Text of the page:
• Launch propositions that cater to crisis-related demand. Banks can consider new value propositions to address needs that have emerged from the COVID-19 crisis, and anchor product innovations around addressing them. Banks can include relevant products and tools in their portfolio such as, for example, financial planning, and protection and investment schemes for consumers. In addition, banks can offer business analytics (such as cash-flow forecasting) to troubled entrepreneurs or income-smoothing overdraft facilities for gig-economy workers. Banks could also step up their skills and capabilities in infrastructure projects to prepare for the rise in infrastructure spending that is likely to occur post-crisis.
  • Anticipate a significant shift in channel usage. According to our Africa Consumer Sentiment Survey of May 8, 2020, customers have reported a 30 to 40 percent increase in their usage of online banking, mobile banking and mobile payments in recent weeks. This is linked to the imperative of physical distancing. Going forward, once “normal life” resumes, 30 to 40 percent of consumers expect to increase their use of digital channels, while 30 percent expect to reduce their branch visits (Exhibit 3).10
Increased online and mobile banking usage during COVID-19 is expected to continue once “normal life” resumesIncreased online and mobile banking usage during COVID-19 is expected to continue once “normal life” resumes.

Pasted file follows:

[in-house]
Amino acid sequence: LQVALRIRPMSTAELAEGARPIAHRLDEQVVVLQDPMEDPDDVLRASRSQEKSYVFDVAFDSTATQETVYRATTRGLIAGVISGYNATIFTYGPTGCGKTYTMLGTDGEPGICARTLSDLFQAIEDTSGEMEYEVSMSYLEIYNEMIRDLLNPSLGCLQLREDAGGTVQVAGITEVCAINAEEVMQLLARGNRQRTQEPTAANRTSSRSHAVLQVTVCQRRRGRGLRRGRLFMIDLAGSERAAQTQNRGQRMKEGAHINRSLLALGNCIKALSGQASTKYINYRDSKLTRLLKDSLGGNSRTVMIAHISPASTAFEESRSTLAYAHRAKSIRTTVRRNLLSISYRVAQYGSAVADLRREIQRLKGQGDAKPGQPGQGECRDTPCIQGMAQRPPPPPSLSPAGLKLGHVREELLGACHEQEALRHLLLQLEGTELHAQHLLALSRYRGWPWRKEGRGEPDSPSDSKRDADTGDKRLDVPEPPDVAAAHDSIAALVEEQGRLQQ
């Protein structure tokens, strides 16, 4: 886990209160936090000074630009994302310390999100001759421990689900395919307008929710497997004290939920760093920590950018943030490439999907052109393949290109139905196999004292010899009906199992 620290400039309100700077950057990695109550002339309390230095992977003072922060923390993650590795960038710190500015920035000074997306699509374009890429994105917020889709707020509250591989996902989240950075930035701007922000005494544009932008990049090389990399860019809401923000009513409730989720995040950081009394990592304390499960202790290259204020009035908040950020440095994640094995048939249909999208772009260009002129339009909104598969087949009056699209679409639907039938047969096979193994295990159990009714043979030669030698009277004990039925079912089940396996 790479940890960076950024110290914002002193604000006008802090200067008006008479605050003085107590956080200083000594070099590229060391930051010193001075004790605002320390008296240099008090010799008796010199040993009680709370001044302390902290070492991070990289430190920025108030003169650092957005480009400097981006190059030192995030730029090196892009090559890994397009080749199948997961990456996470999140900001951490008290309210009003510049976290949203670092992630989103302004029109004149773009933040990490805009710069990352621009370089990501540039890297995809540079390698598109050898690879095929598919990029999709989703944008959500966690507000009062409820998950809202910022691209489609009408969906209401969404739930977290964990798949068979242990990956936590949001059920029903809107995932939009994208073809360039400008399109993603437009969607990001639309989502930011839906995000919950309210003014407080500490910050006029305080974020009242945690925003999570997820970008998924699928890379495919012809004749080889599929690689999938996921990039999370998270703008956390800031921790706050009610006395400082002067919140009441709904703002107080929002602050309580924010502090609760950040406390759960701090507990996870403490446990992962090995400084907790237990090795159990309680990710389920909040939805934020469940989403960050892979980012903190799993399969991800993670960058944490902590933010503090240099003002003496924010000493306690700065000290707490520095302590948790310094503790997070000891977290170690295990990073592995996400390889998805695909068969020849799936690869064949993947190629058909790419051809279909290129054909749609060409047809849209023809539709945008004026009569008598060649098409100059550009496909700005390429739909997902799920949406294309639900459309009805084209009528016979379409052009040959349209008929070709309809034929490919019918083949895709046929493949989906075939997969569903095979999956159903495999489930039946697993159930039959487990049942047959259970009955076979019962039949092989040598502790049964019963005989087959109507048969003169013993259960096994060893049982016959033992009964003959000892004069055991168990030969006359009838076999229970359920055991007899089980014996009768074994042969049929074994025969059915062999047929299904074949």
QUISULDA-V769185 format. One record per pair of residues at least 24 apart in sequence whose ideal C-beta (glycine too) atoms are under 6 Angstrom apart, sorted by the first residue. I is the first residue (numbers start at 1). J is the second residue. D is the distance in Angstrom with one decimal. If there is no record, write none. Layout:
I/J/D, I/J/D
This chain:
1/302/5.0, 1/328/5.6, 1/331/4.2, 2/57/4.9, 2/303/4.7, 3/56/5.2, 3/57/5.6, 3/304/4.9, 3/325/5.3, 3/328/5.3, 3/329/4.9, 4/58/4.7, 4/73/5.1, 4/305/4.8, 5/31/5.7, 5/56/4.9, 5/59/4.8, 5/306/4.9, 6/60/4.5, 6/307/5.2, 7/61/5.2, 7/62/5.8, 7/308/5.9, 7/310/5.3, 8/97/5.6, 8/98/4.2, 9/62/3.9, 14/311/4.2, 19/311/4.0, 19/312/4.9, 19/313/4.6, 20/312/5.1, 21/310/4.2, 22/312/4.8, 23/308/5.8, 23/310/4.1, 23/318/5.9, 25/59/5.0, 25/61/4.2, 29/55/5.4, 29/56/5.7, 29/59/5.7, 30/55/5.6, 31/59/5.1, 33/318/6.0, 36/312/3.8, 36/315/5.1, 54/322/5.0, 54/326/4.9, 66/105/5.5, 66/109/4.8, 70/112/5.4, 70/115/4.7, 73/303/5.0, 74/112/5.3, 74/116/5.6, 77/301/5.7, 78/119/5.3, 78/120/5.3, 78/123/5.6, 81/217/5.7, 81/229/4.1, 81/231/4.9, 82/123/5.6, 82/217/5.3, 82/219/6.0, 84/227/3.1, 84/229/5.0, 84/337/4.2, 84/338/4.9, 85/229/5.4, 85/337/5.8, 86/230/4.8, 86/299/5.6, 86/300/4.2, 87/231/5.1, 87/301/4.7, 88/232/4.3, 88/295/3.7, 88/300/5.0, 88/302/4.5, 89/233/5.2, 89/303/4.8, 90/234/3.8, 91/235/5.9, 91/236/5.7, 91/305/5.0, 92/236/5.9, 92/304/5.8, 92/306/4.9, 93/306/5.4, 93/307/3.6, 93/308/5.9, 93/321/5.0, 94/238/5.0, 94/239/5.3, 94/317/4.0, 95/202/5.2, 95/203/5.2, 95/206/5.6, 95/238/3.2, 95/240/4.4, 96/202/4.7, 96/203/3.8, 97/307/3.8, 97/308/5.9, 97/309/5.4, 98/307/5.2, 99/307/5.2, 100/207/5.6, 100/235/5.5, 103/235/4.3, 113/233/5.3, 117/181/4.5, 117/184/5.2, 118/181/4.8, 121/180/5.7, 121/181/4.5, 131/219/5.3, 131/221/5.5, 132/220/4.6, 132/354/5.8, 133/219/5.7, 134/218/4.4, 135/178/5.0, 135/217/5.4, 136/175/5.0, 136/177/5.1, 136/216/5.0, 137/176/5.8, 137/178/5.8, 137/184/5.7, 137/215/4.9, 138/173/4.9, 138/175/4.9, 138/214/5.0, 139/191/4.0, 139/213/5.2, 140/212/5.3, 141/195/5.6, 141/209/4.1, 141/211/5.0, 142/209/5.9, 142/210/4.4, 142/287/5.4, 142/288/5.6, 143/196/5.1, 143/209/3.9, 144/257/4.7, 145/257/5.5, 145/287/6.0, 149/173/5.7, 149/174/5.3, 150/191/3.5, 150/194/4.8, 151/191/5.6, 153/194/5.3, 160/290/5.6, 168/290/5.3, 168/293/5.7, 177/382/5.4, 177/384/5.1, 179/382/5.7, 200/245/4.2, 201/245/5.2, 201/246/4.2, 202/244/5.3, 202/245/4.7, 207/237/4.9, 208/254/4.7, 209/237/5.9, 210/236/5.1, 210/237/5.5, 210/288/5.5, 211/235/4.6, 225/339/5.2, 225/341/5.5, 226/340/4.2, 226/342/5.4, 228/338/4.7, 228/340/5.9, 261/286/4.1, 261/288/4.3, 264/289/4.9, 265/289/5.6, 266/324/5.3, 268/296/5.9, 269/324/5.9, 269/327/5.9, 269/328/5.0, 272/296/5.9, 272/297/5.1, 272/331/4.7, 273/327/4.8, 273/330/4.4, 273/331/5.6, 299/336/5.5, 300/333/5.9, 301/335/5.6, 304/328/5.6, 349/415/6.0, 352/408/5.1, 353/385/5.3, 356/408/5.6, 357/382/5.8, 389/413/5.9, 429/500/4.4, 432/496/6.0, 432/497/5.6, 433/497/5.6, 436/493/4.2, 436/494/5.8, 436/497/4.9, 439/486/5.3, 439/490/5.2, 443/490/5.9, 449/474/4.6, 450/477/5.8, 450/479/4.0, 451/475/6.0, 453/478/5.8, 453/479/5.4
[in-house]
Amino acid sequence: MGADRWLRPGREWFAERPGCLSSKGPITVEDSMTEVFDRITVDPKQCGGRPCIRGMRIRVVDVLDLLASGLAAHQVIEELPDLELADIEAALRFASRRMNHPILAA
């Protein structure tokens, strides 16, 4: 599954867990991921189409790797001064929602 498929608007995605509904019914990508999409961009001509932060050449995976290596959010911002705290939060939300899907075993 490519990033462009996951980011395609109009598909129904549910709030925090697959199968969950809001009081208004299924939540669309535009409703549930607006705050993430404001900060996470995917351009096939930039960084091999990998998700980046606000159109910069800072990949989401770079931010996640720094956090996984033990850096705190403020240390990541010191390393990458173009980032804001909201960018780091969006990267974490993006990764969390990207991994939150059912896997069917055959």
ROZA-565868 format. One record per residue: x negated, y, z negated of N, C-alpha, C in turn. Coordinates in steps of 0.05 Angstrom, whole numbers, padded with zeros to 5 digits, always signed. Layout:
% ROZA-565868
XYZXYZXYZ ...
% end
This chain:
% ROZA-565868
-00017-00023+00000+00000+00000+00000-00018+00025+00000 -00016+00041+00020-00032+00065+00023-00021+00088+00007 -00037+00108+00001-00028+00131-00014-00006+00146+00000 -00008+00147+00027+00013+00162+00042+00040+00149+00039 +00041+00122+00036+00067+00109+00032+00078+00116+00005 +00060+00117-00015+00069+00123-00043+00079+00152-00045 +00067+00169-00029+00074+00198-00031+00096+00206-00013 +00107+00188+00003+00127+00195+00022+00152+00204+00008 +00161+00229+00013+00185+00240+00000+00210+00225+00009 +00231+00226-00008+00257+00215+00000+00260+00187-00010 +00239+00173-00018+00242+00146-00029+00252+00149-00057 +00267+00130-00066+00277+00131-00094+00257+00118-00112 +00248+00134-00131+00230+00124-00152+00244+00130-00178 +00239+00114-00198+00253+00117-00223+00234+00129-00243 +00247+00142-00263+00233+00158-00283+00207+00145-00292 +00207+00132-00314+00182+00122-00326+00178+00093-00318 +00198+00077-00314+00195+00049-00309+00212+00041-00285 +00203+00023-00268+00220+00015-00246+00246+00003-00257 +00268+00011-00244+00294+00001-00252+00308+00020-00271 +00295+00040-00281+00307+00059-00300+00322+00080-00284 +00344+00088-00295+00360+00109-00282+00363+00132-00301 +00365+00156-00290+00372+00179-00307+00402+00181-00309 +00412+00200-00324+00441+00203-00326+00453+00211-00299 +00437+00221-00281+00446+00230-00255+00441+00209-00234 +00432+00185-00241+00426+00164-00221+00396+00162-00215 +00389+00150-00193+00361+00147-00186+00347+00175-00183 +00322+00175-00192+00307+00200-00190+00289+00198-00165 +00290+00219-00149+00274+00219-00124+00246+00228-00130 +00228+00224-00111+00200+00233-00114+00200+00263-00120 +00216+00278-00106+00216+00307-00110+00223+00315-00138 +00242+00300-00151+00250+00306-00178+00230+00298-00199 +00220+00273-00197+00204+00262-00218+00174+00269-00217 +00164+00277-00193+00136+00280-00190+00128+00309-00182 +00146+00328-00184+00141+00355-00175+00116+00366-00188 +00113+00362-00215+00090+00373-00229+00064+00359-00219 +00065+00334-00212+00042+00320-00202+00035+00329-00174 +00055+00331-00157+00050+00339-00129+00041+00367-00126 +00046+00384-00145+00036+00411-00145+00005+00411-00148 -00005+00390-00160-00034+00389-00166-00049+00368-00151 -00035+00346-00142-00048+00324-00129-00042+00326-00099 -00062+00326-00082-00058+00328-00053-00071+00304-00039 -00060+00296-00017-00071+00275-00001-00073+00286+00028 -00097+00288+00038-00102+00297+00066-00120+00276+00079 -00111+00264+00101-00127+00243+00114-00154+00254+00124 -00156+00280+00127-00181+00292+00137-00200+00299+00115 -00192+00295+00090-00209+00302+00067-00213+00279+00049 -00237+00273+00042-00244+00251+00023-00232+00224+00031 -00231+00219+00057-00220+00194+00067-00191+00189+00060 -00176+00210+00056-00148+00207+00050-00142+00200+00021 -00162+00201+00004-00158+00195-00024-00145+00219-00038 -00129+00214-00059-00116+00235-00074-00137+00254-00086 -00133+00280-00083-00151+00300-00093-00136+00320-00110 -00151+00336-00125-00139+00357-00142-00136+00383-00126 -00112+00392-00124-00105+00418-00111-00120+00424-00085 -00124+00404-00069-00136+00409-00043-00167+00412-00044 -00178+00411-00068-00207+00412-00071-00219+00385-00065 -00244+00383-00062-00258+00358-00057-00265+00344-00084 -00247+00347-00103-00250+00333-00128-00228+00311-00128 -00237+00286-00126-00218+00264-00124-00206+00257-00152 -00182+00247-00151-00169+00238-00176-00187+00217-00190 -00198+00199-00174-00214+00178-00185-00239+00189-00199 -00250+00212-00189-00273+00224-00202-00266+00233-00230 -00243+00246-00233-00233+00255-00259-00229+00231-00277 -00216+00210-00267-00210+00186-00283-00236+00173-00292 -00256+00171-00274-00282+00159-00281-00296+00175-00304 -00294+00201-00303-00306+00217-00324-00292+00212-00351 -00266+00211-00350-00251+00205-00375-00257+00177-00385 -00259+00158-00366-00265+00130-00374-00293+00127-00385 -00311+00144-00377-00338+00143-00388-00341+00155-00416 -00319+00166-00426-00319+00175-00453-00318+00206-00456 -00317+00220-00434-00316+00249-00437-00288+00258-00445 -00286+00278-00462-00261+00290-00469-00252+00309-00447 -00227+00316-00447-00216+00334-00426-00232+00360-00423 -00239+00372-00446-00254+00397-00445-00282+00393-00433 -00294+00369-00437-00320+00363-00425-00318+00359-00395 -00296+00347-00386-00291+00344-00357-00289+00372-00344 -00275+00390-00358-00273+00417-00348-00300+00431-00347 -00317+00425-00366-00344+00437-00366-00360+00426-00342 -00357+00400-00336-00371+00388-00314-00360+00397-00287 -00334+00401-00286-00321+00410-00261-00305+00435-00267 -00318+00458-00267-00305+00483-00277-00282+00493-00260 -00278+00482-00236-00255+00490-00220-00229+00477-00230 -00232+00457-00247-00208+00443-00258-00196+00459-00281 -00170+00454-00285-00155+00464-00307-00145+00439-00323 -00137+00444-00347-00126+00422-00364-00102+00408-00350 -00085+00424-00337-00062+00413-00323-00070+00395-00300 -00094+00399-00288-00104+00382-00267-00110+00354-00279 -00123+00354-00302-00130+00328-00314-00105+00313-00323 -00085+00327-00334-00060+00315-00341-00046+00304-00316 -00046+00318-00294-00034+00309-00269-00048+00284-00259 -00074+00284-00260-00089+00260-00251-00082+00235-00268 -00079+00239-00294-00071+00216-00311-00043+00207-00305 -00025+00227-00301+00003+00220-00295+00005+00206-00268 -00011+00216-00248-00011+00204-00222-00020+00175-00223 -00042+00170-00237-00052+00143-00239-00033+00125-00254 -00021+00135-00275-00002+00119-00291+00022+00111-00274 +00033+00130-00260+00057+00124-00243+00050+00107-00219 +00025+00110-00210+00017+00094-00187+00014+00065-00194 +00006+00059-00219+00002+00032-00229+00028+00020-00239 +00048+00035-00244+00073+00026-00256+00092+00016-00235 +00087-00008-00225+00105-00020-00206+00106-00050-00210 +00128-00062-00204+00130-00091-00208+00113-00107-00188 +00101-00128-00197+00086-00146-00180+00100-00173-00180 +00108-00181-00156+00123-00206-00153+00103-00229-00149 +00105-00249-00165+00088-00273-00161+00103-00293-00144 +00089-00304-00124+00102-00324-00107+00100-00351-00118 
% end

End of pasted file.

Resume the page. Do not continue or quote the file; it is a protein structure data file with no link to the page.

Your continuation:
As digital financial services evolve, banks will face mounting competition from three main nonbanking competitors: (i) telcos that are expanding their activities into payments (via mobile finance and beyond); (ii) major global technology players, such as Alibaba and Tencent, which have already developed a strong activity in financial services outside Africa and who are now showing increasing interest in the continent; and (iii) digital attackers such as FinTechs, which have made inroads both in the consumer services and in corporate services spaces . This competition from non-banking players will be enabled by regulation and technology: for example, regulations issued in Morocco and Nigeria in 2018 are enabling payment-service providers, mostly telcos, to provide payment services.

Banks that do not embrace mobile finance and integrate it seamlessly into their banking activity face the threat of losing market share to these nonbanking competitors. To adapt successfully to the long-term shift to digital, banks can accelerate their digital transformation by prioritizing the following specific milestones:

  • Cover 100 percent of simple sales and servicing with digital, and especially mobile, solutions—in other words, rapidly digitize the customer journey.
  • Mature digital sales to match assisted channels—digital channels need to close the gap in performance with branches and call centers in terms of conversion rates, cross-selling, and ticket sizes.
  • Simplify the consumer and commercial product catalogue to broaden the scope of “simple” (to include, for example, no-frills investment and lending propositions) and make the digital channel easier to navigate.
  • Drive adoption programs across SME and all consumer segments to cement in the COVID-19-linked shift in customer behavior. This includes targeting those that have historically not favored digital channels.